An amount of LysB28 ProB29 100 unit solution containing L-arginine prepared in Example 2 corresponding to 75% of the final volume was added to a calculated volume of 100 U/mL neutral protamine LysB28 ProB29. The suspension was stirred at ambient temperature.

EXAMPLE 7 Preparation of U100 LysB28 ProB29 -Human Insulin Analog Low Mixture Formulation (25% v/v soluble, 75% v/v neutral protamine LysB28 ProB29) Containing L-Arginine

A. Preparation of Neutral Protamine LysB28 ProB29

An amount calculated to contain 200 U/mL of LysB28 ProB29 Zinc Insulin Crystals was suspended in an aqueous solution containing 0.715 mg/mL phenol, 1.76 mg/mL m-cresol, 16 mg/mL glycerin, and zinc oxide acidified with hydrochloric acid so as to supplement the final zinc ion concentration to 0.025 mg/100 U. A volume of 10% hydrochloric acid was added to adjust the solution to pH 2.8 to 3.0. After stirring to dissolve, 10% sodium hydroxide solution was added to adjust the solution to pH 7.4 to 7.7. A volume equivalent to a final 3.78 mg/mL formulation concentration of 75.6 mg/mL dibasic sodium phosphate solution at pH 7.2 was added. Following dissolution of the precipitated solids and titration to maintain pH 7.4, water was added to dilute the formulation to final volume, after which the solution was filtered.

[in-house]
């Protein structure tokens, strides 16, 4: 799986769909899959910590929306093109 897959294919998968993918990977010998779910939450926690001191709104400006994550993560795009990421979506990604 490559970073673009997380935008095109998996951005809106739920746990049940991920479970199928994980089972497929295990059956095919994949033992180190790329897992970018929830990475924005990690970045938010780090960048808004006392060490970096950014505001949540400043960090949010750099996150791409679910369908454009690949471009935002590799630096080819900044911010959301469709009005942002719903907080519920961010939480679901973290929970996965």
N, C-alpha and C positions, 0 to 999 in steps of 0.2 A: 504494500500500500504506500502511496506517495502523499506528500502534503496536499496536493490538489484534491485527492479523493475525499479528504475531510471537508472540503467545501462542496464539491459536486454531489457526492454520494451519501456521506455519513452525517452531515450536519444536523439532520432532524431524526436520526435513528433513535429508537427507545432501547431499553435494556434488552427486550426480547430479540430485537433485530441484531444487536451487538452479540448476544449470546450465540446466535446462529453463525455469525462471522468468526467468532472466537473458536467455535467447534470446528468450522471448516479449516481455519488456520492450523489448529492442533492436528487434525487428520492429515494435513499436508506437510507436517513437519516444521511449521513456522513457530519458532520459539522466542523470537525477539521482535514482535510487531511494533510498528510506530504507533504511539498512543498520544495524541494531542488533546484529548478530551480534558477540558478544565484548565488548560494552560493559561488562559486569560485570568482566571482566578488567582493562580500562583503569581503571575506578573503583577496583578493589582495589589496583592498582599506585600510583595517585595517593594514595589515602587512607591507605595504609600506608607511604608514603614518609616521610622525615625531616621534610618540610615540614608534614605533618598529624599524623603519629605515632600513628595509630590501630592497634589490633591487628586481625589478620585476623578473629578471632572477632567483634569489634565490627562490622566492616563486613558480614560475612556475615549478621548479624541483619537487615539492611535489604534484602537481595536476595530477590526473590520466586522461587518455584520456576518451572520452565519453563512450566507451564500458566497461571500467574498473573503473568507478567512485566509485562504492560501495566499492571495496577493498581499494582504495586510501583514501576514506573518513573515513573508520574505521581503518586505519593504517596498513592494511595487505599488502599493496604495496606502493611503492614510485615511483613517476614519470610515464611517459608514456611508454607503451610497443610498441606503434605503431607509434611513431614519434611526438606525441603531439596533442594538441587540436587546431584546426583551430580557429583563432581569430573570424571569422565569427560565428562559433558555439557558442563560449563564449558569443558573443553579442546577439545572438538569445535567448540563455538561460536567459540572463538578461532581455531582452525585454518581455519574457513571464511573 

Solid protamine sulfate, calculated to contain 0.6 mg/100 U protamine base, was dissolved in an aqueous solution containing 0.715 mg/mL phenol, 1.76 mg/mL m-cresol and 16 mg/mL glycerin. Solid dibasic sodium phosphate was added so that the formulation concentration was 3.78 mg/mL. The solution was adjusted to pH 7.4 with 10% hydrochloric acid, diluted to final volume with water, and filtered.

Both the U200 LysB28 ProB29 solution and the protamine solution were equilibrated at 15° C. The protamine solution was added to the LysB28 ProB29 solution and the resulting suspension allowed to incubate undisturbed at 15° C. for 24 hours.

B. Preparation of LysB28 ProB29 Low Mixture

An amount of LysB28 ProB29 U100 solution containing L-arginine prepared in Example 2 corresponding to 25% of the final volume was added to a calculated volume of 100 U/mL neutral protamine LysB28 ProB29. The suspension was stirred at ambient temperature.

Claims (19)

We claim: